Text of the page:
PAPILLOMA VIRUS :CLINICAL ASPECTS
Cutaneous warts can vary from flat to deep plantar growths. Although they can persist for years, they ultimately spontaneously regress. Respiratory papillomatosis due most often to types 6 and 11 occurs as intraoral or laryngeal lesions. These tend to occur in infants as a result of natal exposure, or in full grown adults.
External genital HPV infection occurs as exophytic genital warts (condyloma acumi-nata) caused most often by types 6 or 11. Lesions may increase in size to cauliflower-like appearance during pregnancy or immunosuppression. Genital HPV infection is most often benign, and many lesions reverse spontaneously. However they may become dysplastic and proceed through a continuum of cervical intraepithelial neoplasm to severe dysplasia and/or carcinoma in situ. The most common HPV in the malignant lesions is type 16, al-though this genotype, as well as the others, is most apt to cause lesions that regress sponta-neously. Higher grade malignancy is most apt to occur in the cervix, but the rate of anal carcinoma related to HPV appears to be increasing, especially in AIDS patients.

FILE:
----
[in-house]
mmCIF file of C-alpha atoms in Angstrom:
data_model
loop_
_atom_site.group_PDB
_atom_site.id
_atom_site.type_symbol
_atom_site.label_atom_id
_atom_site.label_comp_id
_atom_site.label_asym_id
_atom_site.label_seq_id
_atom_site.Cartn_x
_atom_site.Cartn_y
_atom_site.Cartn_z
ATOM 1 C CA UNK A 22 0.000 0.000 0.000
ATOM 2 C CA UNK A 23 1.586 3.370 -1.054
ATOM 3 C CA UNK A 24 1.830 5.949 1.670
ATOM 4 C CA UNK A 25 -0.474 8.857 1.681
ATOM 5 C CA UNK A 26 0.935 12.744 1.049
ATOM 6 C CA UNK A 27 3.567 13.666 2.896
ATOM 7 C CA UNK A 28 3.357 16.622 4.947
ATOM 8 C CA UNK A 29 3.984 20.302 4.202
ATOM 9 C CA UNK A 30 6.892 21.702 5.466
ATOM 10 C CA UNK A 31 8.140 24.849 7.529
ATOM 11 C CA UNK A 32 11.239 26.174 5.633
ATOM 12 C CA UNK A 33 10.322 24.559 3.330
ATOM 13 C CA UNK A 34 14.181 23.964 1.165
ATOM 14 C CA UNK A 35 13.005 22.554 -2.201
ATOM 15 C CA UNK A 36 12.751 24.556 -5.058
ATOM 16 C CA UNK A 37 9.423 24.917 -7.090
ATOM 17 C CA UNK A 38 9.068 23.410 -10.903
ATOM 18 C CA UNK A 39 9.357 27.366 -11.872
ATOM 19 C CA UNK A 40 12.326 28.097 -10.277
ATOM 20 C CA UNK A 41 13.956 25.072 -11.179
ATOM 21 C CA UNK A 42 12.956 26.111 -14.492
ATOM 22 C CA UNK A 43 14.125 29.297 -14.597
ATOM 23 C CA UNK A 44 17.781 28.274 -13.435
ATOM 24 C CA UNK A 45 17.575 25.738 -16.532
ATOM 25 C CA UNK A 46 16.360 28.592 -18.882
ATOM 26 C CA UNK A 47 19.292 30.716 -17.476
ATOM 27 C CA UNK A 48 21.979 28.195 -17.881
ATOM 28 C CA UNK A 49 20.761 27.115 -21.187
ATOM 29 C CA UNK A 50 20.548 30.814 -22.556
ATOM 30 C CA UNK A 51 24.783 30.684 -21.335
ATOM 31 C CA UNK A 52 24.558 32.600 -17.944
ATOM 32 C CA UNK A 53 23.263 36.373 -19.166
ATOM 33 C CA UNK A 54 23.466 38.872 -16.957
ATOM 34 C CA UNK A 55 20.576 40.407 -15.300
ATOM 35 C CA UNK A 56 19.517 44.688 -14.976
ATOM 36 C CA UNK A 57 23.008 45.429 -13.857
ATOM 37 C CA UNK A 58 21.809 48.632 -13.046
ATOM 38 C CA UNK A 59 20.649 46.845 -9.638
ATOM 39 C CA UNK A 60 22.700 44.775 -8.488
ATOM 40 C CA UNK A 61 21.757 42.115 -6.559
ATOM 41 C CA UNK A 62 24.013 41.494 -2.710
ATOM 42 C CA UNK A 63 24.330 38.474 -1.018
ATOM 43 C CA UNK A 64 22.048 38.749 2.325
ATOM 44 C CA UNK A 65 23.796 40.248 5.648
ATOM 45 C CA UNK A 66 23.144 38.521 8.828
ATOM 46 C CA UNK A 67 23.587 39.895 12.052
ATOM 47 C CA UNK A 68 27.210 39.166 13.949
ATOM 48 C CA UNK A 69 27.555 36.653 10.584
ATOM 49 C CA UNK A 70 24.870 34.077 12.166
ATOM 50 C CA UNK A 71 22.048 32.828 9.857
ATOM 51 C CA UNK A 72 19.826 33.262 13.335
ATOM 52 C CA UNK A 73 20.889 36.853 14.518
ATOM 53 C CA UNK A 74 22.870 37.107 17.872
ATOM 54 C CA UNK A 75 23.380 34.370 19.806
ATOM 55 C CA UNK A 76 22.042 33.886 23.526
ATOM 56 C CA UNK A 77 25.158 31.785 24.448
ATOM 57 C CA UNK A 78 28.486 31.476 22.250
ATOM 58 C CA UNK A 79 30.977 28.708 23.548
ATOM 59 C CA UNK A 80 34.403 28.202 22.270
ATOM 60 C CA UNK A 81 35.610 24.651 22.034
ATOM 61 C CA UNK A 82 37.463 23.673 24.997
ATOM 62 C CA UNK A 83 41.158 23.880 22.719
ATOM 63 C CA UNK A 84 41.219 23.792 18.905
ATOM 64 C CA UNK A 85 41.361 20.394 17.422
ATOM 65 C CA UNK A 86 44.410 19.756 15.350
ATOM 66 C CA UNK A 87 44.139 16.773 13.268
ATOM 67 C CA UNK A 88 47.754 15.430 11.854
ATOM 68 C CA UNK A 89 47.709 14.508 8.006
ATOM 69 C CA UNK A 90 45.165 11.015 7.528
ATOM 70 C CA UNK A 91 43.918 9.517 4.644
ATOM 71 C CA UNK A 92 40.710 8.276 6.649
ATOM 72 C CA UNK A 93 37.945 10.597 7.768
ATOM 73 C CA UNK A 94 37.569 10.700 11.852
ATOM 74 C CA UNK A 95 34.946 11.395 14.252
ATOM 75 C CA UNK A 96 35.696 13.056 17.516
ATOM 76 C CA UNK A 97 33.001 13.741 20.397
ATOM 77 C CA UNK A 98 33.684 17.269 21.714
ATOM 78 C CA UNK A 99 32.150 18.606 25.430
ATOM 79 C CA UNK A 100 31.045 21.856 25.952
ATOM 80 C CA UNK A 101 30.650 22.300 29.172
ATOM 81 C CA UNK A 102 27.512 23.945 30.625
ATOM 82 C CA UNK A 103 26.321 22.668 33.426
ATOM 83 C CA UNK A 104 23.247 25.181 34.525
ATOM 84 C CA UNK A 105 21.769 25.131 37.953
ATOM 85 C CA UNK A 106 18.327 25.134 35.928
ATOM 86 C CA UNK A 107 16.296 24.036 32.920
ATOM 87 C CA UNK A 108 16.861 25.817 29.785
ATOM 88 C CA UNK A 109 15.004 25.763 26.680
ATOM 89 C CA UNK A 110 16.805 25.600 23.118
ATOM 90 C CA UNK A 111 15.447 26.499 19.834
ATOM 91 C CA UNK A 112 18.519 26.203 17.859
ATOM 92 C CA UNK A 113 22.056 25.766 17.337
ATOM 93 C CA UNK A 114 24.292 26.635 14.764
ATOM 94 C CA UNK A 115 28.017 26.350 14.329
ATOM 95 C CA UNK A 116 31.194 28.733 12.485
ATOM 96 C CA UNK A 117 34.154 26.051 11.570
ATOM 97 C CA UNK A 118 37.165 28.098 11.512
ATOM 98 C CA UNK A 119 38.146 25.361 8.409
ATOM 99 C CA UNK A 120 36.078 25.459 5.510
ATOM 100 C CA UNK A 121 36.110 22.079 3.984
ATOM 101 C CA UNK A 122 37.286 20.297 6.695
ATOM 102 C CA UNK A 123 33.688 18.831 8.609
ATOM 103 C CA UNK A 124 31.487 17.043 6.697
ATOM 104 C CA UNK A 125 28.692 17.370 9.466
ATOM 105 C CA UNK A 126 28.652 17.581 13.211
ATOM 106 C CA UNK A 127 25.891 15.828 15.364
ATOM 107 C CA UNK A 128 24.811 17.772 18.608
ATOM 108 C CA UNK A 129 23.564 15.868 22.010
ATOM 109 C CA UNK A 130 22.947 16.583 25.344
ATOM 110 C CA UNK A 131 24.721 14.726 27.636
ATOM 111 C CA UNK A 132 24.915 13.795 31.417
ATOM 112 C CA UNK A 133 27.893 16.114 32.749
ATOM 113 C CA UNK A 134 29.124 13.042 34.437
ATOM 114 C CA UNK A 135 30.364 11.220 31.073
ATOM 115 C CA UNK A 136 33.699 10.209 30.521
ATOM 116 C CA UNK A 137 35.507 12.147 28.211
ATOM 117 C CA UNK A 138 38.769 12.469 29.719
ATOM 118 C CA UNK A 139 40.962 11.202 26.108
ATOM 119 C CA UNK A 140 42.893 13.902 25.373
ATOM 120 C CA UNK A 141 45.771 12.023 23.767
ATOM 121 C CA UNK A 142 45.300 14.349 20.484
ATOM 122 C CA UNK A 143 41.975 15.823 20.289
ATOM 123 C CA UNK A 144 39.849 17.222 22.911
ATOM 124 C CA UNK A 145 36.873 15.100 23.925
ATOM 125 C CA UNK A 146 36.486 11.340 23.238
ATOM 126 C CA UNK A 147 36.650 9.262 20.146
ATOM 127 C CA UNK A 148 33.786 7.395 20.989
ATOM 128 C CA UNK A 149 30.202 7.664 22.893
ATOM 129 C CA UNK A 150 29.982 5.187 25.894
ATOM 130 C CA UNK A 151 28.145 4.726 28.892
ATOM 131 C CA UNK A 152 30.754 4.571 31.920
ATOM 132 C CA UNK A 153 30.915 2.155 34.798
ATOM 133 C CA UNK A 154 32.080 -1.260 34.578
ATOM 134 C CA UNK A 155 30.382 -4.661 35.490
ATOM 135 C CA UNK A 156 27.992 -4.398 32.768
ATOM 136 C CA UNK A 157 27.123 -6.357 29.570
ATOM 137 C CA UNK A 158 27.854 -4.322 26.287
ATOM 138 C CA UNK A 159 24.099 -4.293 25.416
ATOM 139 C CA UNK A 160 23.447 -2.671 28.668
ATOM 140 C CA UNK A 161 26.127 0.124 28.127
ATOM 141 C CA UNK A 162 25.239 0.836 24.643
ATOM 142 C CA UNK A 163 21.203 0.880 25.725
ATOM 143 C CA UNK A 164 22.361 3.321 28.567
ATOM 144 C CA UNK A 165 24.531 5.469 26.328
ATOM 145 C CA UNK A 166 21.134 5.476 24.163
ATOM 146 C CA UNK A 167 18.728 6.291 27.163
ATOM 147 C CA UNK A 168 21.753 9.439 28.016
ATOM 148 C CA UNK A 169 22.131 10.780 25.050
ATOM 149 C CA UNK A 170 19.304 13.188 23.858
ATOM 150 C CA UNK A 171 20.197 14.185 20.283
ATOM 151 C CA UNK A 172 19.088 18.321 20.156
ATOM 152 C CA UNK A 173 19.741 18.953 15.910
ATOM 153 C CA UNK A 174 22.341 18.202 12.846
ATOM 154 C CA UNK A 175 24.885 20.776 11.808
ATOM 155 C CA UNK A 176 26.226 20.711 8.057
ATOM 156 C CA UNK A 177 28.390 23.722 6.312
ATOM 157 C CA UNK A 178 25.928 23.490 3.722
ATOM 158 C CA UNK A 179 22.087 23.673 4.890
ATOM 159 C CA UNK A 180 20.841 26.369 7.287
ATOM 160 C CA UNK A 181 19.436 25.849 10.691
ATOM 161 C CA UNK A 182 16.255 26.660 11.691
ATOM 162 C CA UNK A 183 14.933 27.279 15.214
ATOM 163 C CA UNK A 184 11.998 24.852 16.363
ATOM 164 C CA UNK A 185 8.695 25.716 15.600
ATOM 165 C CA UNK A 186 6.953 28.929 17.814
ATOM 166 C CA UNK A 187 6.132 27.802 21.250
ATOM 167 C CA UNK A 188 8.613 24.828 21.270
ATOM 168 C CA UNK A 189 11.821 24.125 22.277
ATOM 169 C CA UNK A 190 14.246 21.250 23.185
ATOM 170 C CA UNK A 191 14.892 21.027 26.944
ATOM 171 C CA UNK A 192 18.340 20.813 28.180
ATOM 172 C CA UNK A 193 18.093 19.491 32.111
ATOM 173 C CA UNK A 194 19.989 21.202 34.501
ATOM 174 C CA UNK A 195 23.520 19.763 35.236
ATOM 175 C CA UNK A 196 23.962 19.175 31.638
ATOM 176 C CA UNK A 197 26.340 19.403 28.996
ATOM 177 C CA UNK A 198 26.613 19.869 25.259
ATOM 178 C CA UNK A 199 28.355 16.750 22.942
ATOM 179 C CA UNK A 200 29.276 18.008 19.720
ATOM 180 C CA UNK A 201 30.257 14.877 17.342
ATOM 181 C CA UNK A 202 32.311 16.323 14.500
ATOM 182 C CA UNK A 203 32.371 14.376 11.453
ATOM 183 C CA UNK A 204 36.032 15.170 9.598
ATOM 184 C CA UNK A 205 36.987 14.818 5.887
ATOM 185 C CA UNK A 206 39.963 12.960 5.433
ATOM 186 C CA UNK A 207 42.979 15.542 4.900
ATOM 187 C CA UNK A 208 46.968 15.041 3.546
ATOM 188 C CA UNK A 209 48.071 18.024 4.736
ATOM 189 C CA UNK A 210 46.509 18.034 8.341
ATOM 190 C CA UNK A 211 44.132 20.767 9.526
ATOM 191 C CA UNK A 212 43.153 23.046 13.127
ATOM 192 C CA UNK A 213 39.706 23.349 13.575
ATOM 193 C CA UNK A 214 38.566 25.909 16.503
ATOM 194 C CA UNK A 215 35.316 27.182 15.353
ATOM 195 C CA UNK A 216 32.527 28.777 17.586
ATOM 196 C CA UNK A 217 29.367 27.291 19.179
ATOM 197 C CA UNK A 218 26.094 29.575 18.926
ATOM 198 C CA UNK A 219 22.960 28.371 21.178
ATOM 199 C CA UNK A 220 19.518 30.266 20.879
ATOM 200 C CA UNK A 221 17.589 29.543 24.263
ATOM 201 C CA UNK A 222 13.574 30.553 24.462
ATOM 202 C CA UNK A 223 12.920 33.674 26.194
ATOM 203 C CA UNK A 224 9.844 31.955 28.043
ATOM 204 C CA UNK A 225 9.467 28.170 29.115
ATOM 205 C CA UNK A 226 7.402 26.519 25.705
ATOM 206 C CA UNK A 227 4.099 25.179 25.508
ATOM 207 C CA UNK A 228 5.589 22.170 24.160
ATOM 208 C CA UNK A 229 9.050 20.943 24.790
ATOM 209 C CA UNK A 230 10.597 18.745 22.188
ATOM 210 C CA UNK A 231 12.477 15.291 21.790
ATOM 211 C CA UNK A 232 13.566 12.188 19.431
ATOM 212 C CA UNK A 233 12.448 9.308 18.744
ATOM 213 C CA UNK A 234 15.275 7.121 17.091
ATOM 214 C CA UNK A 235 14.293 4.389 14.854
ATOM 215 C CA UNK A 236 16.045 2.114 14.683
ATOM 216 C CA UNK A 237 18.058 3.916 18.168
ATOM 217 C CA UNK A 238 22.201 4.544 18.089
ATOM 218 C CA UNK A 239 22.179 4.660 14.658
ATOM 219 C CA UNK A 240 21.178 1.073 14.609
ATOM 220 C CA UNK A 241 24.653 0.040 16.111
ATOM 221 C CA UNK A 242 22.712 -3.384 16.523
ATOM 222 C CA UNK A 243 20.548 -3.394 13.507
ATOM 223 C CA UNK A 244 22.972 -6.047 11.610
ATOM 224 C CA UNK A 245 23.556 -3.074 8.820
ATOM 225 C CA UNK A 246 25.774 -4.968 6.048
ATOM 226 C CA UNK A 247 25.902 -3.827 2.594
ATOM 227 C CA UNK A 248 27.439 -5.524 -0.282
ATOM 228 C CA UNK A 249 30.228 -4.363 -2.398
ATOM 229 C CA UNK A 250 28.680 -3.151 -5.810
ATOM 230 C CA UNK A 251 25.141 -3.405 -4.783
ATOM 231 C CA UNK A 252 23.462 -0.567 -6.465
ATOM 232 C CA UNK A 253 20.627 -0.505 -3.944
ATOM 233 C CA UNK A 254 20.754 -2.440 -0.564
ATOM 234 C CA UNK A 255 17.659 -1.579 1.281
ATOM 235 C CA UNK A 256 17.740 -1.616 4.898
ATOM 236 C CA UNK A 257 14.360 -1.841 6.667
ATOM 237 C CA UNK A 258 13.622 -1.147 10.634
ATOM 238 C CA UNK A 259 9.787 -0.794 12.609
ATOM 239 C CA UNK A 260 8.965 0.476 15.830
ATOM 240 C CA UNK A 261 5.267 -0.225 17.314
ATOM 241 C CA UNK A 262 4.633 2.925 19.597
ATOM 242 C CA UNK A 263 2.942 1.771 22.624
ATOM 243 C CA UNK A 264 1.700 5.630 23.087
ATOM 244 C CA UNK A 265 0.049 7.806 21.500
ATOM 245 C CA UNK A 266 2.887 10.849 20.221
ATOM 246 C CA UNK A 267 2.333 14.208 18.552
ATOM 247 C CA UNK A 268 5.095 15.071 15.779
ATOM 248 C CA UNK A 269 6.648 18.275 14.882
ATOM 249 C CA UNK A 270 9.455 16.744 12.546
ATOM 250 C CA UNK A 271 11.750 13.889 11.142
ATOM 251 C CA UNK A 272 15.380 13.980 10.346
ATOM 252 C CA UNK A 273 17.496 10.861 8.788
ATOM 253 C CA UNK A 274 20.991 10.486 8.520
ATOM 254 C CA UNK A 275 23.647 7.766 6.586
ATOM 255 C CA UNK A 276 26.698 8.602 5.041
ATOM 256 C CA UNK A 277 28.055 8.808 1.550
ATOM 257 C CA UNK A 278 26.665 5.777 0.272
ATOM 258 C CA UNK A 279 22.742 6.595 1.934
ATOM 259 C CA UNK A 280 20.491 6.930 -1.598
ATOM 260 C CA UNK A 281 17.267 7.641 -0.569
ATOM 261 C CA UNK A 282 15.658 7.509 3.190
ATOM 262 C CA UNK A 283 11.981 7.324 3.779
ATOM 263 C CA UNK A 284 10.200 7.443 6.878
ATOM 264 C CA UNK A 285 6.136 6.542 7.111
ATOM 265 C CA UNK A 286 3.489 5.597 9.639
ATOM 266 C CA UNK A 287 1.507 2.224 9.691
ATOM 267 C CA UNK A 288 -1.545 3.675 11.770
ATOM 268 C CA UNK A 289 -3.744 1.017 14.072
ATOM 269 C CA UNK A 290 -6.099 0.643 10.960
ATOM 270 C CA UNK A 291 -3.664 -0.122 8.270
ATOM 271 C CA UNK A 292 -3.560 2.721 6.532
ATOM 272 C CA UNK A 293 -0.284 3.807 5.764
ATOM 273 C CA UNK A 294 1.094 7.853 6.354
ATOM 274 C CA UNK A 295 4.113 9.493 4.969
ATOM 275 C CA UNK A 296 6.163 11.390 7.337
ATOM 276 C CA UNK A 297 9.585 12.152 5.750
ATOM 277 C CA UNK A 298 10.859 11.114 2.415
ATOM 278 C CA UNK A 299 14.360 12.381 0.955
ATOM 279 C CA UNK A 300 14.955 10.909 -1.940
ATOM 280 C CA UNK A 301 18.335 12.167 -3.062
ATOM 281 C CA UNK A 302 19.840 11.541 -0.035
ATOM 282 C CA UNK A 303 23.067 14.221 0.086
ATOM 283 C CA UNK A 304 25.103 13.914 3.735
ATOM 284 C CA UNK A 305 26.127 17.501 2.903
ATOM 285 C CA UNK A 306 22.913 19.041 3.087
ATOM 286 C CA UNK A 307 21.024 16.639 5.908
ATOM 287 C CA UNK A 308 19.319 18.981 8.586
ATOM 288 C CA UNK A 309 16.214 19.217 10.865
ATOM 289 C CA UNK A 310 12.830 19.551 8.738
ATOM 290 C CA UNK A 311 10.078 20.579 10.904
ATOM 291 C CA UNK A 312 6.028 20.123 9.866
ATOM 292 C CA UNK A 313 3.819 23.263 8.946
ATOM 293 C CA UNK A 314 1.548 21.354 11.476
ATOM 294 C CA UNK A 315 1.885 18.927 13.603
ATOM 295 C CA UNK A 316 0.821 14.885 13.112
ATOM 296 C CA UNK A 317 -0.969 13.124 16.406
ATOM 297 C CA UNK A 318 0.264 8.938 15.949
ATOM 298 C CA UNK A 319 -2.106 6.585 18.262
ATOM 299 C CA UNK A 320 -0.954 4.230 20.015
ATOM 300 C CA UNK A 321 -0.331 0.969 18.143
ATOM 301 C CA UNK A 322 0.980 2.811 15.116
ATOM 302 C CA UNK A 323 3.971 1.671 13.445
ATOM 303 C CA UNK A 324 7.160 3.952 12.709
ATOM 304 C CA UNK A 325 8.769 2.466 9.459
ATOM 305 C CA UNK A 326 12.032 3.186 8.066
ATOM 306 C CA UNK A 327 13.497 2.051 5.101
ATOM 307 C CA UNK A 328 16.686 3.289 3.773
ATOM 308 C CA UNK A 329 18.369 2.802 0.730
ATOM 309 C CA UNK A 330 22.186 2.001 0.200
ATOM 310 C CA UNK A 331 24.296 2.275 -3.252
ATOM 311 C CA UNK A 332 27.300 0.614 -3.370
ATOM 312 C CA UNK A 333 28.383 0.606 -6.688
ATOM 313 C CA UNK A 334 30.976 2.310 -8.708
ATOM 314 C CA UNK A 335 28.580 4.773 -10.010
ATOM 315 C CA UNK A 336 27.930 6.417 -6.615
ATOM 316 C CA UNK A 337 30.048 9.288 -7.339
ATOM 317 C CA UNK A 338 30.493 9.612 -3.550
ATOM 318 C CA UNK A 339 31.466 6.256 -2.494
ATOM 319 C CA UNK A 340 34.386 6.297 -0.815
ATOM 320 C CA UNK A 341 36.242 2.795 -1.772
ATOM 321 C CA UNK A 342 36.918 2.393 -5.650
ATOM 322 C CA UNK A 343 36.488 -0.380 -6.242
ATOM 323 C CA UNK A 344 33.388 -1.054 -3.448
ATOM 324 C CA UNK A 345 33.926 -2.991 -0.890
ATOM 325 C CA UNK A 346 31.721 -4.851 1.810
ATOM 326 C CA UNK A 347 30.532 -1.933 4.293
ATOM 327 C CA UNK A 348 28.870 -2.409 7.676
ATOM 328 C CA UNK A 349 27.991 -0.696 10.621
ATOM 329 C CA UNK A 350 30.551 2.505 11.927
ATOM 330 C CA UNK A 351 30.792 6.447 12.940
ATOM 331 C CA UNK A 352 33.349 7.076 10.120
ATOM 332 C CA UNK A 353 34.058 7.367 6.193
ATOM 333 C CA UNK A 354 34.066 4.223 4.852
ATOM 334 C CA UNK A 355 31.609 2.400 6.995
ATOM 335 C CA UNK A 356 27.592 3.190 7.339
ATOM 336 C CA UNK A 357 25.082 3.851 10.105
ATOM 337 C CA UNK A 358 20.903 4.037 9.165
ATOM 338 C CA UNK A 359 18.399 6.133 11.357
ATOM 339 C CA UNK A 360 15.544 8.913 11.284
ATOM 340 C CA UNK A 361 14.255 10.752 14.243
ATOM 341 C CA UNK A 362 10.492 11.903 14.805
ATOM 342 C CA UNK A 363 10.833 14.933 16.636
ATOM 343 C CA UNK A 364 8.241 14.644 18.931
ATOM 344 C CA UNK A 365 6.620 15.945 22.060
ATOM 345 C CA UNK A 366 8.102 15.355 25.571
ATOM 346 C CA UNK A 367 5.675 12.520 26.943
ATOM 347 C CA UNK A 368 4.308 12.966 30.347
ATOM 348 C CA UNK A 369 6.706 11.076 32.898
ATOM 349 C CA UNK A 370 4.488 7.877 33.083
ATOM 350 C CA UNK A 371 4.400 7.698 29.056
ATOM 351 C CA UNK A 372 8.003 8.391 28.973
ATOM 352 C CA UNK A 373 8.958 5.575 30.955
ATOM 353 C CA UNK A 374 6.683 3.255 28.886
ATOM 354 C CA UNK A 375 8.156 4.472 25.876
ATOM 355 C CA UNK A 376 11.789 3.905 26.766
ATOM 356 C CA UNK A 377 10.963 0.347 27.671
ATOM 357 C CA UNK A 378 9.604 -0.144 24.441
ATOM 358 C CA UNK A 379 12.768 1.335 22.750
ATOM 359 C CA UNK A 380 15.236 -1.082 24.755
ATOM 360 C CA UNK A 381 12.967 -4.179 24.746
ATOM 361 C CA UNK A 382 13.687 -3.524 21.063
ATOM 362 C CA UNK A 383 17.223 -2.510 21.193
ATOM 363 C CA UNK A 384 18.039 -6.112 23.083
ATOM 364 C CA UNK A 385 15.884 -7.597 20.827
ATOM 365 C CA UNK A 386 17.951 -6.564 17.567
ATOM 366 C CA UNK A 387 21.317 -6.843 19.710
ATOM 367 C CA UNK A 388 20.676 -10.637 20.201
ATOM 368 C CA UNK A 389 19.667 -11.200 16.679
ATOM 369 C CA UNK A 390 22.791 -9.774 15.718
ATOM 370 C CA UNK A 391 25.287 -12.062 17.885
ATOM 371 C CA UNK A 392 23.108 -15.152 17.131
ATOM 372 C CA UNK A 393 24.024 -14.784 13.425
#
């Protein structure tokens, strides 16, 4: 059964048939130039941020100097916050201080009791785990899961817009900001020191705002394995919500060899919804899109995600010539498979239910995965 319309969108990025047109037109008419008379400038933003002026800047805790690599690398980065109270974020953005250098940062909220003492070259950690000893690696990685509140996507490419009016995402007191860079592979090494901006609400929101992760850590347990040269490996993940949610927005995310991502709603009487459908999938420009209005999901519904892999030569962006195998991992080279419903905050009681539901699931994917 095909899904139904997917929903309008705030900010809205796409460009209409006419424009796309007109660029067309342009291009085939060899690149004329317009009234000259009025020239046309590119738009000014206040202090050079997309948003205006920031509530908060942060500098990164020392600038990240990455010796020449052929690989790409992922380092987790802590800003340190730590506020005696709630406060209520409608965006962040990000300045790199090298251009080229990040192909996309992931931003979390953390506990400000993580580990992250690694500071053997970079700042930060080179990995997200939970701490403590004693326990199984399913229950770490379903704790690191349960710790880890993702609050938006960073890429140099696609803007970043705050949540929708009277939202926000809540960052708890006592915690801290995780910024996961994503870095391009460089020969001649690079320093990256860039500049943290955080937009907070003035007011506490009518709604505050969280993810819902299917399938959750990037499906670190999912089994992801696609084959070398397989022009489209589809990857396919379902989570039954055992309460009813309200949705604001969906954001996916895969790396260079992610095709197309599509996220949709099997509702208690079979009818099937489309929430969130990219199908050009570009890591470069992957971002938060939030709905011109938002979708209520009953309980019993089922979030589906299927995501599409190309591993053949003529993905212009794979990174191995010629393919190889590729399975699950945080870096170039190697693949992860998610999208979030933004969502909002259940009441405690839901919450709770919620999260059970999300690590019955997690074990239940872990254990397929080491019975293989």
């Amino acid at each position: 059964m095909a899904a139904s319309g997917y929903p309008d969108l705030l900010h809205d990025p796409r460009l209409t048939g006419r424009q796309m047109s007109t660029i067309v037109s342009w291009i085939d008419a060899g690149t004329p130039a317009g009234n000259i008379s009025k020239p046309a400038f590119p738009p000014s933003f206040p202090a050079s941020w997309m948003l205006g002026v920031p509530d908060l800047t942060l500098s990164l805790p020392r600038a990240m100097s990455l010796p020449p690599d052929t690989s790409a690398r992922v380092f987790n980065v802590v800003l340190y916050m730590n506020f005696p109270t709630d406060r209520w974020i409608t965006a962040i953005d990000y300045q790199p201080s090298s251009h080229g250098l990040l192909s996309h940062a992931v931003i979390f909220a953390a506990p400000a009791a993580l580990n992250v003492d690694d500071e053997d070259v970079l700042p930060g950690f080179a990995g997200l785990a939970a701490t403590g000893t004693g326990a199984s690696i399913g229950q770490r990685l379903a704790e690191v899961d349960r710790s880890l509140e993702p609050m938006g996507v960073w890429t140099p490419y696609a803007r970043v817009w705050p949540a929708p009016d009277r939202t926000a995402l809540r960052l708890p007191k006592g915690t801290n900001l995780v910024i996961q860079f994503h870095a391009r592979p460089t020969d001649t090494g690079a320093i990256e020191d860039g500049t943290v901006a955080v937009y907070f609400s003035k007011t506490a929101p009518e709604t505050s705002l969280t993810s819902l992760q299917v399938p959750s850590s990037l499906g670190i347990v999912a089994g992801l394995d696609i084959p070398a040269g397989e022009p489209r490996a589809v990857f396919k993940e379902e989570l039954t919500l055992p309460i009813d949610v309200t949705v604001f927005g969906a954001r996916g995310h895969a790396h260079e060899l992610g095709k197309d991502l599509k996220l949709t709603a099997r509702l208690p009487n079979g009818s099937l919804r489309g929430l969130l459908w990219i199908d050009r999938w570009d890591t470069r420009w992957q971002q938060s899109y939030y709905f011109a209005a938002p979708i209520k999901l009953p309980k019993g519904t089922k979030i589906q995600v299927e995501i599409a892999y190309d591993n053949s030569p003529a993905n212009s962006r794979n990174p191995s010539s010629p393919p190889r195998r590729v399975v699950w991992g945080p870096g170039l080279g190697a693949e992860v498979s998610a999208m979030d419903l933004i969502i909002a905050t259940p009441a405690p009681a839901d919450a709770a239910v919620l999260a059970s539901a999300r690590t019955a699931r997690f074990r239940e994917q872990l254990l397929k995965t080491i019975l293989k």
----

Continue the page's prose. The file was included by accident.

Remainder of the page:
HPV does not grow in routine tissue culture, and antibody tests are rarely used. Papillo-mavirus infection leads to perinuclear cytoplasmic vacuolization and nuclear enlargement, referred to as poikilocytosis, in epithelial cells of the cervix or vagina. These changes can be seen in a routine Papanicolaou smear. The use of immunoassays to detect viral antigen and in situ hybridization or PCR to detect specific viral DNA in cervical swabs or tissue is more sensitive (Fig 43–1), but the clinical utility of detecting specific HPV types in clinical specimens remains to be determined. Detection of an abnormal cytology due to HPV should prompt colposcopy to assist in following or treating patients with abnormal lesions.
Current treatment of HPV is usually either cytotoxic or surgical. Among the topical cytotoxins are podophyllin, podophyllotoxin, 5-fluorouracil, and trichloroacetic acid.
Recurrences are common following cessation of treatment because of survival of virus in the basal layers of the epithelium. Systemic and local interferon therapy has shown some promise as a treatment, although lesions tend to recur after cessation of therapy. Cervical lesions may be treated with electrocautery.
A recent large, prospective study of a HPV-16 virus-like-particle vaccine (an L1 polypeptide expressed in yeast) conducted among women 16 to 23 years of age indicated the potential for prevention of persistent infection, at least with this type, is high.